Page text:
‘You Don’t Know Where Ram Was Born? You Haven’t Read the Ramayana?’

f taza fainal 1 copyFaizabad District, Ayodhya town: Earlier this month, a fresh pinch of controversy was thrown into the Ayodhya pot. Abdul Rahim Quraishi, assistant general secretary and spokesperson of the All India Muslim Personal Law Board (AIMPLB), released a book in which he claimed that Ram’s birthplace was in a town in Pakistan and not in present-day Ayodhya. In his book, Facts of the Ayodhya Episode (Myth of Ram Janmabhoomi), Quraishi, drawing from research papers by Jassu Ram and the Archaeological Survey of India (ASI), reveals the presence of two Ayodhyas, both located in Pakistan’s North West Frontier Province. He says that Ram was actually born in Dera Ismail Khan district of Pakistan, in a town called Rahman Dheri, earlier called Ram Dheri. He challenges that nowhere in the Vedas and Puranas is it mentioned that Ram’s kingdom was in the Gangetic plain. Quraishi is also a key member of the committee formed by the AIMPLB to fight the on-going Babri Masjid case.

With the recent demise of Vishwa Hindu Parishad’s [president and leader of the Ram temple movement] Ashok Singhal on Tuesday, the rise of the extremist Pravin Togadia (International Working President), a prominent face of the VHP, trying to rekindle the demands of the temple construction at the Ramjanmabhoomi-Babri site is a concern. Ayodhya is a recurrent image in a corner of the national imagination, refracted through religion, politics and mythology. With this in mind, and the latest ‘dispute’ on the issue, KL reporters walked around the ghats and streets of Ayodhya to ask the people whose voices we seldom hear, what was their opinion on Quraishi’s claim.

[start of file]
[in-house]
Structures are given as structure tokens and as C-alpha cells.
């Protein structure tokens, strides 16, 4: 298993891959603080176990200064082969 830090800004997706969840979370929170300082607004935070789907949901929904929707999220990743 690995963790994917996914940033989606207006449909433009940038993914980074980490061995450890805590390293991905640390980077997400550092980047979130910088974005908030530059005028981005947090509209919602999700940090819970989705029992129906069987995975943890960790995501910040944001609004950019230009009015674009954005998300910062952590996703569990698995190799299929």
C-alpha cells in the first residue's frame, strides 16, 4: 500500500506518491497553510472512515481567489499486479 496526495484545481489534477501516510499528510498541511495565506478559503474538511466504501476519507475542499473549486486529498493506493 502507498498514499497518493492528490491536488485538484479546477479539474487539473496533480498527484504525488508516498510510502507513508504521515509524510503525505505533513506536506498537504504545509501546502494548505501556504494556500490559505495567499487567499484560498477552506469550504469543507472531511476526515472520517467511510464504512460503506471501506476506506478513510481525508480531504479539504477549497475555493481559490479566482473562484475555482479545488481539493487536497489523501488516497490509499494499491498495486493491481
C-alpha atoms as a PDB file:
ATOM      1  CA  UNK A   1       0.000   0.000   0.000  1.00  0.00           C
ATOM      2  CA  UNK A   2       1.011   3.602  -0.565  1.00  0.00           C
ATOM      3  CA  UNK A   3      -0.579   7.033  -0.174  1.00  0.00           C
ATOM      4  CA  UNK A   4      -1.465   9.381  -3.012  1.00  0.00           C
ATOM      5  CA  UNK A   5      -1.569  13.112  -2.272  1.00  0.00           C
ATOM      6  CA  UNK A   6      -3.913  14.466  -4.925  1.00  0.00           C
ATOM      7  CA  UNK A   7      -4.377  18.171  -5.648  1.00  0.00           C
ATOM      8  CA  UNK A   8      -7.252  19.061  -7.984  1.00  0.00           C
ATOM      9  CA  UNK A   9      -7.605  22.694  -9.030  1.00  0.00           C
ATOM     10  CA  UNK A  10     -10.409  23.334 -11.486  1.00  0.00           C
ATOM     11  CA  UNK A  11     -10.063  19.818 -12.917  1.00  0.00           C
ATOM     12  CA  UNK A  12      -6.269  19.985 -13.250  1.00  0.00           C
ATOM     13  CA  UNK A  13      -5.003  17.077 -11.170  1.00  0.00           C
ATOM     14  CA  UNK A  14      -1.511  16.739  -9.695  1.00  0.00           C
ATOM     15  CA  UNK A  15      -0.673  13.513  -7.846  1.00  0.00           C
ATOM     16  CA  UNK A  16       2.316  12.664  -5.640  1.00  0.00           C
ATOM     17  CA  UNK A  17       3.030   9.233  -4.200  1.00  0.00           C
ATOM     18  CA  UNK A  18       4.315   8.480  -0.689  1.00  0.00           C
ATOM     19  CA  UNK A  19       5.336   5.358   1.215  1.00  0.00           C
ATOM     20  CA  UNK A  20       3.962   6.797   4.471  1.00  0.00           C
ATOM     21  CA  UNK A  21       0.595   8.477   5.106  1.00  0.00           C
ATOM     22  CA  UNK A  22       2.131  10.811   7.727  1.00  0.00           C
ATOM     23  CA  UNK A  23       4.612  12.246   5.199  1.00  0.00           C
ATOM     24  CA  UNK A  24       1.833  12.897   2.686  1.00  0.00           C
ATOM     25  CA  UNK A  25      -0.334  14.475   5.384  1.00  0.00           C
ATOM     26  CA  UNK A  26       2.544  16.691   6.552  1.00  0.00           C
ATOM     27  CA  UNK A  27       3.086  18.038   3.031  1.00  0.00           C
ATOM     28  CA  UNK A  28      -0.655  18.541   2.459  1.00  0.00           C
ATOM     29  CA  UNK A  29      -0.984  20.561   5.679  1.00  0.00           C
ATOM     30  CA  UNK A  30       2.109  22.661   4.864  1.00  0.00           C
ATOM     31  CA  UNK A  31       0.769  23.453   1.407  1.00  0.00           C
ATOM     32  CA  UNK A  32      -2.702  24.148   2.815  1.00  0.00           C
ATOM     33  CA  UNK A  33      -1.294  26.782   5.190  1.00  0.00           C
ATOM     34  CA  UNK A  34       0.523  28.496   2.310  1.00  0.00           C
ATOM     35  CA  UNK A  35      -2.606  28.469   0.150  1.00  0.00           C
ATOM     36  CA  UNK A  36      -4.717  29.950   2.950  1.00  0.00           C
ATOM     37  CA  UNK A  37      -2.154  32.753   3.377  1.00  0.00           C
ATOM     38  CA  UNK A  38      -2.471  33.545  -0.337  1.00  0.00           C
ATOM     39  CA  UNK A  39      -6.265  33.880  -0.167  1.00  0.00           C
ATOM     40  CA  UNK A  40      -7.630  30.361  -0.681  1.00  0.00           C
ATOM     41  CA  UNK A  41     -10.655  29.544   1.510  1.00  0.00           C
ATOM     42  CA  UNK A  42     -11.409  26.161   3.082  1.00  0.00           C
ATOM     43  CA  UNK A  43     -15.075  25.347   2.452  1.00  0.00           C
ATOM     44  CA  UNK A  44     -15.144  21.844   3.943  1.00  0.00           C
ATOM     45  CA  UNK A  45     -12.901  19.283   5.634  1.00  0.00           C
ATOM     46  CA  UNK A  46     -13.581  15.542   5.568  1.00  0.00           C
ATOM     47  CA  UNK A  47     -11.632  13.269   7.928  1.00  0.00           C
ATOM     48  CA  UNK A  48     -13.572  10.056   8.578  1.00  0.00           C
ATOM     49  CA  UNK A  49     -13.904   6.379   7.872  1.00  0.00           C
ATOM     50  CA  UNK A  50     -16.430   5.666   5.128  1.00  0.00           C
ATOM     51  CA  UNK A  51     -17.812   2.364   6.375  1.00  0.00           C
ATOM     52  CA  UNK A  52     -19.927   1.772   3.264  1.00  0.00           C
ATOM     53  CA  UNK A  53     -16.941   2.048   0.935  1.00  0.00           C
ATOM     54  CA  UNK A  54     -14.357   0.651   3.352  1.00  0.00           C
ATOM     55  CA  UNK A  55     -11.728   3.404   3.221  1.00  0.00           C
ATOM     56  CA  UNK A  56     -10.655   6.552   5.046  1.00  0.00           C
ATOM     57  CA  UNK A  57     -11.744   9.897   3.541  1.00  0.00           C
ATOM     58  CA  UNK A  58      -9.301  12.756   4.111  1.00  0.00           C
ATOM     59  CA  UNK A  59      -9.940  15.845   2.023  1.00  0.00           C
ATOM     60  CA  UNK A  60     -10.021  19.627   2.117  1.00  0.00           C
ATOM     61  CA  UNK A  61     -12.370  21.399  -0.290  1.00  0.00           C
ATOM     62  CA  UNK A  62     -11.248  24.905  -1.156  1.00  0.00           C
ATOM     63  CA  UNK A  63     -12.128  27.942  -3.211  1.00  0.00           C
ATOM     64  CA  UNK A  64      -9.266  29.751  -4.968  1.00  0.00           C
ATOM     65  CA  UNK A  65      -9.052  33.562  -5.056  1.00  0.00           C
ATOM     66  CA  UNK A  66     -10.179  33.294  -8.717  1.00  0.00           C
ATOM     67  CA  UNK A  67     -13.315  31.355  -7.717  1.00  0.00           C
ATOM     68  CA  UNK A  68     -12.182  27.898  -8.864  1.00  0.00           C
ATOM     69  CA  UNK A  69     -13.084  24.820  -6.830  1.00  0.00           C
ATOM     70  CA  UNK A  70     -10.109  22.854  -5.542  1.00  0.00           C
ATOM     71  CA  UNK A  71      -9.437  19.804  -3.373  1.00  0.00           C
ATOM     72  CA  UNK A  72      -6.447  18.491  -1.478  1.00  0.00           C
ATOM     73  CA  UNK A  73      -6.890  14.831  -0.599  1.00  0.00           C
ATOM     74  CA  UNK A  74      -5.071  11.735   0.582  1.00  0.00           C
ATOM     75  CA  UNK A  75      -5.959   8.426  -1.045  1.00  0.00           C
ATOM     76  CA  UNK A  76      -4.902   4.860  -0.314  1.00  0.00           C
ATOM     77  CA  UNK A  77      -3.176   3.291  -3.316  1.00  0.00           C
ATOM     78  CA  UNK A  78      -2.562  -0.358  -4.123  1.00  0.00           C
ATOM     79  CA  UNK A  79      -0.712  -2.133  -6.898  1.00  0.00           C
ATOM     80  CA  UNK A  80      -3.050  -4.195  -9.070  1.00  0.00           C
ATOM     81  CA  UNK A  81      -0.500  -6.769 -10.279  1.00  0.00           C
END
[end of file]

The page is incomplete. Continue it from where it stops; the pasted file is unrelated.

From those who had traveled from towns in Bihar to immerse themselves in Ayodhya’s spiritual environs, to those who had set up businesses in its busy streets, our interviews overwhelmingly repeated platitudes about the unquestionable fact of Ayodhya as Ram’s birthplace. But as we ventured further from the ghats, into communities less interested and invested in the Ramayana or those more politically savvy, a refreshing hint of doubt and rationalism rang through (“Isn’t there an Ayodhya in Delhi too?” “It’s one fact against the another fact – how do we know which is true?”). A train worth pursuing?

Watch this space as Khabar Lahariya reports from Ayodhya, in voices heard and less so.